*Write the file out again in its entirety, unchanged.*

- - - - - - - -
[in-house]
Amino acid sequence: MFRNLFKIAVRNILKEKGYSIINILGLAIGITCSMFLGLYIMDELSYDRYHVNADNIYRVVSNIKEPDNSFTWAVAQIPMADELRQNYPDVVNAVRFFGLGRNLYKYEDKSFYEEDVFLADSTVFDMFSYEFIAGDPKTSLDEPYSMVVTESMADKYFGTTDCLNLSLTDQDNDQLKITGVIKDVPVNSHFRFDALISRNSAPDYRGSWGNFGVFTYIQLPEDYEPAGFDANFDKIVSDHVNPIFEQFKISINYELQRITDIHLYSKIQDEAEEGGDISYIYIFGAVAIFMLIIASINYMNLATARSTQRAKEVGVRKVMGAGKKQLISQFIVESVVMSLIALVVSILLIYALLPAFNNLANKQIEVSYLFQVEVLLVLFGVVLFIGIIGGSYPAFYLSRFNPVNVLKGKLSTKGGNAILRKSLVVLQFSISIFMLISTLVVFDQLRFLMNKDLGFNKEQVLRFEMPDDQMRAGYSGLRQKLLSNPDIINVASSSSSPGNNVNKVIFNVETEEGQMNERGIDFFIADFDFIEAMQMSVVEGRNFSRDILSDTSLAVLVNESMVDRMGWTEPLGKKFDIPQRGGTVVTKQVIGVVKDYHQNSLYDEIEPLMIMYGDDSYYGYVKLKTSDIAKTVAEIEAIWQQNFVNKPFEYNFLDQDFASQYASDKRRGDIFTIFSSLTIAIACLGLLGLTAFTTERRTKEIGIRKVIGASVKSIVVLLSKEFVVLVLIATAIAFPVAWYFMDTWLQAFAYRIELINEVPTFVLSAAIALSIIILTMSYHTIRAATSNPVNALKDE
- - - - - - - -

[in-house]
Amino acid sequence: MFRNLFKIAVRNILKEKGYSIINILGLAIGITCSMFLGLYIMDELSYDRYHVNADNIYRVVSNIKEPDNSFTWAVAQIPMADELRQNYPDVVNAVRFFGLGRNLYKYEDKSFYEEDVFLADSTVFDMFSYEFIAGDPKTSLDEPYSMVVTESMADKYFGTTDCLNLSLTDQDNDQLKITGVIKDVPVNSHFRFDALISRNSAPDYRGSWGNFGVFTYIQLPEDYEPAGFDANFDKIVSDHVNPIFEQFKISINYELQRITDIHLYSKIQDEAEEGGDISYIYIFGAVAIFMLIIASINYMNLATARSTQRAKEVGVRKVMGAGKKQLISQFIVESVVMSLIALVVSILLIYALLPAFNNLANKQIEVSYLFQVEVLLVLFGVVLFIGIIGGSYPAFYLSRFNPVNVLKGKLSTKGGNAILRKSLVVLQFSISIFMLISTLVVFDQLRFLMNKDLGFNKEQVLRFEMPDDQMRAGYSGLRQKLLSNPDIINVASSSSSPGNNVNKVIFNVETEEGQMNERGIDFFIADFDFIEAMQMSVVEGRNFSRDILSDTSLAVLVNESMVDRMGWTEPLGKKFDIPQRGGTVVTKQVIGVVKDYHQNSLYDEIEPLMIMYGDDSYYGYVKLKTSDIAKTVAEIEAIWQQNFVNKPFEYNFLDQDFASQYASDKRRGDIFTIFSSLTIAIACLGLLGLTAFTTERRTKEIGIRKVIGASVKSIVVLLSKEFVVLVLIATAIAFPVAWYFMDTWLQAFAYRIELINEVPTFVLSAAIALSIIILTMSYHTIRAATSNPVNALKDE